This article was published in High Country Press.
“All theatre people sit around saying, ‘Why don’t I start my own theatre company?’ so I did,” Burlene Franklin said.
Franklin, an Avery County resident, is the founder and artistic director of Collaborative Stage, a brand new High Country theatre company.The company will make its debut Sunday, November 7, with a dinner theatre production of The Spitfire Grill, a musical by James Valcq and Fred Alley. Other performances take place Monday, November 8; Friday, November 12; Saturday, November 13; and Sunday, November 14.
Performances will take place at Jackalope’s View on Beech Mountain with cocktails at 6:00 p.m. (not included in price), dinner at 6:30 p.m. and the show at 7:30 p.m.
Tickets for The Spitfire Grill are $30, including dinner. Franklin advises making a reservation fast: more than 100 tickets have been reserved already, and Saturday’s show is nearly sold out.
Spitfire tells the story of a young woman making a fresh start, Franklin said. Upon being released from prison, she relocates to a town called Gilead after seeing a photo of its fall colors.
“She chooses to restart her life there,” Franklin said.
Gilead has fallen on hard economic times, however, and its down-on-their-luck residents have lost the affection they once had for their picturesque hometown.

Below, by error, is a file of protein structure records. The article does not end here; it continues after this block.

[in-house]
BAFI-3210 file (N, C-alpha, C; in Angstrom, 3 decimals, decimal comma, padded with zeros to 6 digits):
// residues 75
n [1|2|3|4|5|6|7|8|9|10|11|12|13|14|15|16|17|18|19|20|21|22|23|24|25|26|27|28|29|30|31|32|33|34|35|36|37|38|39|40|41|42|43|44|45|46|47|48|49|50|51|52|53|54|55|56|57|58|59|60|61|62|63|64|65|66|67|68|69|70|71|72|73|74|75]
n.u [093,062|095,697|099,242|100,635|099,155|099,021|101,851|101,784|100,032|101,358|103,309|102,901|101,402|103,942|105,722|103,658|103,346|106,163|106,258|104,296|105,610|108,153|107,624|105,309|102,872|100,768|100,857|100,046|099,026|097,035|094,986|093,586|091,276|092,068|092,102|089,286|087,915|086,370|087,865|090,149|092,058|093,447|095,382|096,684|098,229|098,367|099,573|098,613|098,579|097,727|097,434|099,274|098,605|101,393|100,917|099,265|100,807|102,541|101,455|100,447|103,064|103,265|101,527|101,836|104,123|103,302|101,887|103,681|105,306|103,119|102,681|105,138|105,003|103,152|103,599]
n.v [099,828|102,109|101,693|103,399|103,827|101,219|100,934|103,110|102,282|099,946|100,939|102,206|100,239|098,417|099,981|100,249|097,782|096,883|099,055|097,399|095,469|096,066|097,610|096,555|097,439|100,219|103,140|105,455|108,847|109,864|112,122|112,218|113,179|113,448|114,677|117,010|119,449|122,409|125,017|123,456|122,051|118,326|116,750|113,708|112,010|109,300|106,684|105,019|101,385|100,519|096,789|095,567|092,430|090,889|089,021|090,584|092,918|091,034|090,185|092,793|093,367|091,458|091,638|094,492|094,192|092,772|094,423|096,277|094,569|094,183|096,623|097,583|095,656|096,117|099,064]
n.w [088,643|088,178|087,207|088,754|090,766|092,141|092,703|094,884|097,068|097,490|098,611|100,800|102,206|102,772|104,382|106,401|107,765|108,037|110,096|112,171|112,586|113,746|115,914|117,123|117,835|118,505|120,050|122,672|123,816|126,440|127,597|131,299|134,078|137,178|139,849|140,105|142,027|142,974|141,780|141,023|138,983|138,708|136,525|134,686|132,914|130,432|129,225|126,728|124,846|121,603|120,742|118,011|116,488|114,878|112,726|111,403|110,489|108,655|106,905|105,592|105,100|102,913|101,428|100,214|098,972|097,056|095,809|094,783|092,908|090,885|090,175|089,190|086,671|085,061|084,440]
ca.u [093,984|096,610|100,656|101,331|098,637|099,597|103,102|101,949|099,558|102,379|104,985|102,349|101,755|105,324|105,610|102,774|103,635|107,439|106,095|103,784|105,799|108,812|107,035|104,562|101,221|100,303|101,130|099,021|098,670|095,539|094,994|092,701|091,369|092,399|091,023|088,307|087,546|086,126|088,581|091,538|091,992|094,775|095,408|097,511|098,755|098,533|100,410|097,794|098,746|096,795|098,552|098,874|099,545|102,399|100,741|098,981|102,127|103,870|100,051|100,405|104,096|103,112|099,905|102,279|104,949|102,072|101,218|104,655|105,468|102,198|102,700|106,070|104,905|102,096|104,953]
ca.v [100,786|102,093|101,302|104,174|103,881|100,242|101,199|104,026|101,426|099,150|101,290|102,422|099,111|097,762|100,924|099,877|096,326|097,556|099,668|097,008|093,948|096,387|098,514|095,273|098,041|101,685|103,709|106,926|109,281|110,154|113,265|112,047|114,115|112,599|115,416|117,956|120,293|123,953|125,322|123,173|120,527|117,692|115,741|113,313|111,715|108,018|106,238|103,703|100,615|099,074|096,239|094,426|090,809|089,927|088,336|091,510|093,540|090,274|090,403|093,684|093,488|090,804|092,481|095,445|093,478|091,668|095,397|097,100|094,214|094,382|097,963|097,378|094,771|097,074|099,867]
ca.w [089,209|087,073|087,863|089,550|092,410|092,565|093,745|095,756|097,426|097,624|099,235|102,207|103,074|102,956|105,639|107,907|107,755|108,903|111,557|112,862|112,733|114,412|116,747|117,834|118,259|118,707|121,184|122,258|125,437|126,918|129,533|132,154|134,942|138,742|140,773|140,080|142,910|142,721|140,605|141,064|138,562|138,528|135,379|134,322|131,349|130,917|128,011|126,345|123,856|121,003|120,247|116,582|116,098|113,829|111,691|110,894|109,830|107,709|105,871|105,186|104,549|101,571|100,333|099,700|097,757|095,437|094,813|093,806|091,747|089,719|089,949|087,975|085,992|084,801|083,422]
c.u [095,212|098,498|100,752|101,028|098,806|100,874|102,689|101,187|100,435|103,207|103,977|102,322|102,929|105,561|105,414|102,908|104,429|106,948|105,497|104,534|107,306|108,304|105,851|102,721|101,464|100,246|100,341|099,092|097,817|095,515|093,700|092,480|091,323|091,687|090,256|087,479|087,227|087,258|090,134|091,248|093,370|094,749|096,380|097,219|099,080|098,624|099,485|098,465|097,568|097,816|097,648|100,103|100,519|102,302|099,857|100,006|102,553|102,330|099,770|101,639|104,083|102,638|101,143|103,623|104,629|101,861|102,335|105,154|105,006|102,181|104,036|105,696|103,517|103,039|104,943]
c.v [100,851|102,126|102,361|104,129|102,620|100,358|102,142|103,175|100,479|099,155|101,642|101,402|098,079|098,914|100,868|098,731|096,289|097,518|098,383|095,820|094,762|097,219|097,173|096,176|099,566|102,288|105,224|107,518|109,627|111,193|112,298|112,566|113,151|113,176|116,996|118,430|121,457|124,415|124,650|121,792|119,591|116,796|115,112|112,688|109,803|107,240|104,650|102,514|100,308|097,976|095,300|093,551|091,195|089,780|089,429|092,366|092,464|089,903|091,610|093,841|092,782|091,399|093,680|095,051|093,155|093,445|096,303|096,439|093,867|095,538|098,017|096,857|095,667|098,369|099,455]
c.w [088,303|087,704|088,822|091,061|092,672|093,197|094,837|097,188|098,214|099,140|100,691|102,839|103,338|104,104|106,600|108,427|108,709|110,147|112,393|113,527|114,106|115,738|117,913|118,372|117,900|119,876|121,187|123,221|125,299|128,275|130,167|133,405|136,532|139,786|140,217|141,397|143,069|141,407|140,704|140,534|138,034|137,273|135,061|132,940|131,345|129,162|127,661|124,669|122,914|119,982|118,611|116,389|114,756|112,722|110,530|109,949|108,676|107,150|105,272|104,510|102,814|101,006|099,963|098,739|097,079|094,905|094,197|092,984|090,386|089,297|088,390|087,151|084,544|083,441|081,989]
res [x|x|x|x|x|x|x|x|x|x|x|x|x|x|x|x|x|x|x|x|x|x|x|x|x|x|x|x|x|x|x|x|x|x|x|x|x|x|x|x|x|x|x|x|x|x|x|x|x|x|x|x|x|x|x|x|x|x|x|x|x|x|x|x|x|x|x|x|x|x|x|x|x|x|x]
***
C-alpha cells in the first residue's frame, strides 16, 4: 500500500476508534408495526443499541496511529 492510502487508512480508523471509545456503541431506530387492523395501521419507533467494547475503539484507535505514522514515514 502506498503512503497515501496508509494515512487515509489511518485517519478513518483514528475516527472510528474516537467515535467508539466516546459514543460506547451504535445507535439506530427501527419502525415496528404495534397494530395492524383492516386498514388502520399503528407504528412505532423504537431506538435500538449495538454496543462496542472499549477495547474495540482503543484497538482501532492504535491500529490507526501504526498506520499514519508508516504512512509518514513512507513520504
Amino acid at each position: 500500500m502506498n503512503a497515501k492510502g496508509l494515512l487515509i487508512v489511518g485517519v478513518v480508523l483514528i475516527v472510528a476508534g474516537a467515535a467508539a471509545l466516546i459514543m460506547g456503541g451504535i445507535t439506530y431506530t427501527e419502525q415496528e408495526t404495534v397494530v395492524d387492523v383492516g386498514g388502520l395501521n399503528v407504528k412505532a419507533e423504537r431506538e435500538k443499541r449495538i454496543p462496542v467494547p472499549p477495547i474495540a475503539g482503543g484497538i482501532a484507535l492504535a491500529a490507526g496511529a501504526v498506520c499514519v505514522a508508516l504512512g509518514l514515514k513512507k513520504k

Fortunately, the musical’s main character is able to restore a sense of wonder in Gilead, a message Franklin said will “speak volumes to all the towns in the High Country.”
“She brings life back,” Franklin said. “People realize how special their town is.”
Franklin, a musical theatre graduate from Lees-McRae who has worked in theatre since her childhood, has long hoped to start a more long-term theatre company in the High Country.
“I got tired of waiting for summer to roll around and there to be theatre again,” she said.
In early September, she made up her mind to start a theatre company that could meet that need and give professional actors an opportunity to work. The result was Collaborative Stage, a company whose first performance will feature seven professional and student actors from the High Country.
Since Collaborative Stage is a non-house theatre company, it’s likely that each show will be performed in a different venue. Franklin hopes that constraint will offer opportunities for artistic growth.
“I want the artists to be able to really react to the space…kind of work together on whatever stage we’re given,” she said.
Franklin received powerful support for Collaborative Stage early on. The $1,170 needed to secure rights to the musical was raised in five days through PayPal links on social networking sites.
“It was really my theatre family reaching out,” Franklin said.
After Spitfire, Franklin hopes to plan a murder mystery dinner theatre for the holiday season. She imagines the show as a type of “Christmas carol whodunit,” she said.
The company also hopes to assist and promote the arts in local schools. They’re currently working with Banner Elk Elementary on a musical production for the holidays.
“Children who have the arts do better,” Franklin said. “For some students, it’s an outlet they can finally express themselves in. Especially those kids who feel like they’re on the outskirts…it gives them something they can be proud of.”
To purchase tickets, call 828-260-2930 or 828-898-9004. For more info on the company, click to www.collaborativestage.com.